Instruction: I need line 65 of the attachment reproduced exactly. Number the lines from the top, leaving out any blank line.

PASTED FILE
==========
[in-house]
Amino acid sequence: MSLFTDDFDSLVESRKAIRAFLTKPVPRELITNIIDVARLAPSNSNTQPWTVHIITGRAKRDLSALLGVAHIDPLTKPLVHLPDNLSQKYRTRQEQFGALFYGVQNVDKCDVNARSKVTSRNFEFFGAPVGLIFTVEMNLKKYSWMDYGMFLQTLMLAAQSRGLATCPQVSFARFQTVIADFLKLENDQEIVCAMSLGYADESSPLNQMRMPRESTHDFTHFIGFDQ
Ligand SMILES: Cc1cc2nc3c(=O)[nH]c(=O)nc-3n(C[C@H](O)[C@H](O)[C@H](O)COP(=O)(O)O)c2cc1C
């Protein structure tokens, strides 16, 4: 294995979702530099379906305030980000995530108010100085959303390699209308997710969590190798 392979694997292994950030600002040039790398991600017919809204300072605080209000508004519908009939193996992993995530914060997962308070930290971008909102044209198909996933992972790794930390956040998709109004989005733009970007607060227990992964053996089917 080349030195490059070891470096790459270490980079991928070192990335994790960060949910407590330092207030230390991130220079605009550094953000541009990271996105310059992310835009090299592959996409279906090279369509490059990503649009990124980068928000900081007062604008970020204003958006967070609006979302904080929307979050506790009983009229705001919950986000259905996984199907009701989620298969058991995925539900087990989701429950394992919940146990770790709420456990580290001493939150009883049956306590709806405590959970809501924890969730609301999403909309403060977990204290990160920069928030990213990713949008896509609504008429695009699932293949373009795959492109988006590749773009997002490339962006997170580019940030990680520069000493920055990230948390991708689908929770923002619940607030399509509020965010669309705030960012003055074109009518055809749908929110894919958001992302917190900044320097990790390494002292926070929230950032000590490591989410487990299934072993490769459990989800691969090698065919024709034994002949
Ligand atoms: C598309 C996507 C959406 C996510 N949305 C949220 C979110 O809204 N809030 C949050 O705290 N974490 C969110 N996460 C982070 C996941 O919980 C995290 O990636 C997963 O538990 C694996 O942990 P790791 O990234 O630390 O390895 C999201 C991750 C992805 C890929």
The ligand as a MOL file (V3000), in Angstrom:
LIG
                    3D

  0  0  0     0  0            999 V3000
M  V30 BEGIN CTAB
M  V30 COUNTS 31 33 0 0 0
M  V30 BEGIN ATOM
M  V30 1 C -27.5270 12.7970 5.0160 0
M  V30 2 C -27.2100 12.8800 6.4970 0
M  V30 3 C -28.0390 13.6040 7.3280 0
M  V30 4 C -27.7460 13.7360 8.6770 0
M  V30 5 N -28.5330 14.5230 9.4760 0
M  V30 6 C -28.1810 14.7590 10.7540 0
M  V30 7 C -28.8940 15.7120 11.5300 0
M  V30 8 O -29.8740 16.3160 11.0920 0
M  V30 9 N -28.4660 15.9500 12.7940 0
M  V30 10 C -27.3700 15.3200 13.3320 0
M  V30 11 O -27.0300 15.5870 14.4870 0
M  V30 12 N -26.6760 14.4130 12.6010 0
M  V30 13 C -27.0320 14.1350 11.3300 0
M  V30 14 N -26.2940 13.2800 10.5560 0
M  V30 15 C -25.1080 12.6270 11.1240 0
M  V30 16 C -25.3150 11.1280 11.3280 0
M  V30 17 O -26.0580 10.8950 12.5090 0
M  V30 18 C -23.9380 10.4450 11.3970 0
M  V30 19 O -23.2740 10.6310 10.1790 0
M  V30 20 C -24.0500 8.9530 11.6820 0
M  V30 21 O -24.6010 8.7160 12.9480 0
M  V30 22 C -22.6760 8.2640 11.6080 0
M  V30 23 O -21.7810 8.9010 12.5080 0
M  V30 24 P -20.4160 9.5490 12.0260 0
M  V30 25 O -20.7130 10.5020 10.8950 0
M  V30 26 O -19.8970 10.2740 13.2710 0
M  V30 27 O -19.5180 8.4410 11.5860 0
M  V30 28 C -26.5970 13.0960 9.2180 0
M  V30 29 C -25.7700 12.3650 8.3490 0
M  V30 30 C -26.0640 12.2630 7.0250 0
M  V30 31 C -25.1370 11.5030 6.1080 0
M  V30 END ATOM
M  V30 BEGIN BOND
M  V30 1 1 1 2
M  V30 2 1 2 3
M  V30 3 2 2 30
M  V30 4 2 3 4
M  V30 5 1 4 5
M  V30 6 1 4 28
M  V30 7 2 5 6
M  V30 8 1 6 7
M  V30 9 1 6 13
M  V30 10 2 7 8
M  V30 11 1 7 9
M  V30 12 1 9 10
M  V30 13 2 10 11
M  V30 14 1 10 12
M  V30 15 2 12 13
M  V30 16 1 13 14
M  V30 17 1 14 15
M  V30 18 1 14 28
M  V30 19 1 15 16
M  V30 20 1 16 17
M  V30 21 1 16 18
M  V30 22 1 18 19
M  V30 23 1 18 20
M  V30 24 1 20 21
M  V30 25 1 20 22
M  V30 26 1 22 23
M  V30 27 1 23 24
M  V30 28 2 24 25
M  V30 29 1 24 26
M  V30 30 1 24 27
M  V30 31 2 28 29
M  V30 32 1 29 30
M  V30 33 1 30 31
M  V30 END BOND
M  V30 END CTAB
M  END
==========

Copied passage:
M  V30 20 1 16 17